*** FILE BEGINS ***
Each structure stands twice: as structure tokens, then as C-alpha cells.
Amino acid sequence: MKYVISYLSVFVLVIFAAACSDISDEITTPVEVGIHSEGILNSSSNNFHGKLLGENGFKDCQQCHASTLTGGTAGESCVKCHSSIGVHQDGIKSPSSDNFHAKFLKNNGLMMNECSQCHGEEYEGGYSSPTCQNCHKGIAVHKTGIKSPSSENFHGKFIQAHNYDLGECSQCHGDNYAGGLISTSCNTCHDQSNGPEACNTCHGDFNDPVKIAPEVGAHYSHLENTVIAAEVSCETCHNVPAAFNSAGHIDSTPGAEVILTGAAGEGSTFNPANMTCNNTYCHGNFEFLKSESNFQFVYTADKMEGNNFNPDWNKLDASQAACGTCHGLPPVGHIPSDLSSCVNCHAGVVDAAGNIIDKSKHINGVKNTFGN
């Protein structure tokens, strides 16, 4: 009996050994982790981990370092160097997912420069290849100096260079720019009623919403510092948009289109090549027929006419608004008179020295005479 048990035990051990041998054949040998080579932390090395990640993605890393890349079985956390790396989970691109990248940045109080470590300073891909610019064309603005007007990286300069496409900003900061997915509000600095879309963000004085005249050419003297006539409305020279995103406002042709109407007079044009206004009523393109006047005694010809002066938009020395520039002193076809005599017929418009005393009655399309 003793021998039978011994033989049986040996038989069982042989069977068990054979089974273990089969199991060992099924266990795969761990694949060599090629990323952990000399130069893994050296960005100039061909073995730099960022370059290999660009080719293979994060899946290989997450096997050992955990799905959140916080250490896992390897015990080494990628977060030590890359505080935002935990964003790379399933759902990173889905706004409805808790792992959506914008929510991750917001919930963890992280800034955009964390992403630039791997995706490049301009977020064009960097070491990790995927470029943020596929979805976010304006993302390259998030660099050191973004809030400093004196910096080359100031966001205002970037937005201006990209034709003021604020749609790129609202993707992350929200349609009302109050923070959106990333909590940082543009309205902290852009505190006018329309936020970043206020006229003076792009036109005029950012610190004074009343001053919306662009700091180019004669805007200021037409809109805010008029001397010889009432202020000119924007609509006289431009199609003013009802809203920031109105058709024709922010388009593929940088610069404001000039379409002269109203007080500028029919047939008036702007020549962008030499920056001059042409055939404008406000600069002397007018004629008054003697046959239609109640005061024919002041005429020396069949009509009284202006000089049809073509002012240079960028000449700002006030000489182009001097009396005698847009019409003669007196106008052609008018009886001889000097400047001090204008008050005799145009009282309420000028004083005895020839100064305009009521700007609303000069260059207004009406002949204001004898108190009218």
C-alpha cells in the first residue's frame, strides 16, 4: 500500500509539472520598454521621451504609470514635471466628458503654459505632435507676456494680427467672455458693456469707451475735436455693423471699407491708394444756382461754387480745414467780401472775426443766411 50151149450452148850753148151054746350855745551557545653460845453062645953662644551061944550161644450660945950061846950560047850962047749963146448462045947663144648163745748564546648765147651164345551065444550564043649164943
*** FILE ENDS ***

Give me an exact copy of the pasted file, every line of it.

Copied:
Each structure stands twice: as structure tokens, then as C-alpha cells.
Amino acid sequence: MKYVISYLSVFVLVIFAAACSDISDEITTPVEVGIHSEGILNSSSNNFHGKLLGENGFKDCQQCHASTLTGGTAGESCVKCHSSIGVHQDGIKSPSSDNFHAKFLKNNGLMMNECSQCHGEEYEGGYSSPTCQNCHKGIAVHKTGIKSPSSENFHGKFIQAHNYDLGECSQCHGDNYAGGLISTSCNTCHDQSNGPEACNTCHGDFNDPVKIAPEVGAHYSHLENTVIAAEVSCETCHNVPAAFNSAGHIDSTPGAEVILTGAAGEGSTFNPANMTCNNTYCHGNFEFLKSESNFQFVYTADKMEGNNFNPDWNKLDASQAACGTCHGLPPVGHIPSDLSSCVNCHAGVVDAAGNIIDKSKHINGVKNTFGN
């Protein structure tokens, strides 16, 4: 009996050994982790981990370092160097997912420069290849100096260079720019009623919403510092948009289109090549027929006419608004008179020295005479 048990035990051990041998054949040998080579932390090395990640993605890393890349079985956390790396989970691109990248940045109080470590300073891909610019064309603005007007990286300069496409900003900061997915509000600095879309963000004085005249050419003297006539409305020279995103406002042709109407007079044009206004009523393109006047005694010809002066938009020395520039002193076809005599017929418009005393009655399309 003793021998039978011994033989049986040996038989069982042989069977068990054979089974273990089969199991060992099924266990795969761990694949060599090629990323952990000399130069893994050296960005100039061909073995730099960022370059290999660009080719293979994060899946290989997450096997050992955990799905959140916080250490896992390897015990080494990628977060030590890359505080935002935990964003790379399933759902990173889905706004409805808790792992959506914008929510991750917001919930963890992280800034955009964390992403630039791997995706490049301009977020064009960097070491990790995927470029943020596929979805976010304006993302390259998030660099050191973004809030400093004196910096080359100031966001205002970037937005201006990209034709003021604020749609790129609202993707992350929200349609009302109050923070959106990333909590940082543009309205902290852009505190006018329309936020970043206020006229003076792009036109005029950012610190004074009343001053919306662009700091180019004669805007200021037409809109805010008029001397010889009432202020000119924007609509006289431009199609003013009802809203920031109105058709024709922010388009593929940088610069404001000039379409002269109203007080500028029919047939008036702007020549962008030499920056001059042409055939404008406000600069002397007018004629008054003697046959239609109640005061024919002041005429020396069949009509009284202006000089049809073509002012240079960028000449700002006030000489182009001097009396005698847009019409003669007196106008052609008018009886001889000097400047001090204008008050005799145009009282309420000028004083005895020839100064305009009521700007609303000069260059207004009406002949204001004898108190009218």
C-alpha cells in the first residue's frame, strides 16, 4: 500500500509539472520598454521621451504609470514635471466628458503654459505632435507676456494680427467672455458693456469707451475735436455693423471699407491708394444756382461754387480745414467780401472775426443766411 50151149450452148850753148151054746350855745551557545653460845453062645953662644551061944550161644450660945950061846950560047850962047749963146448462045947663144648163745748564546648765147651164345551065444550564043649164943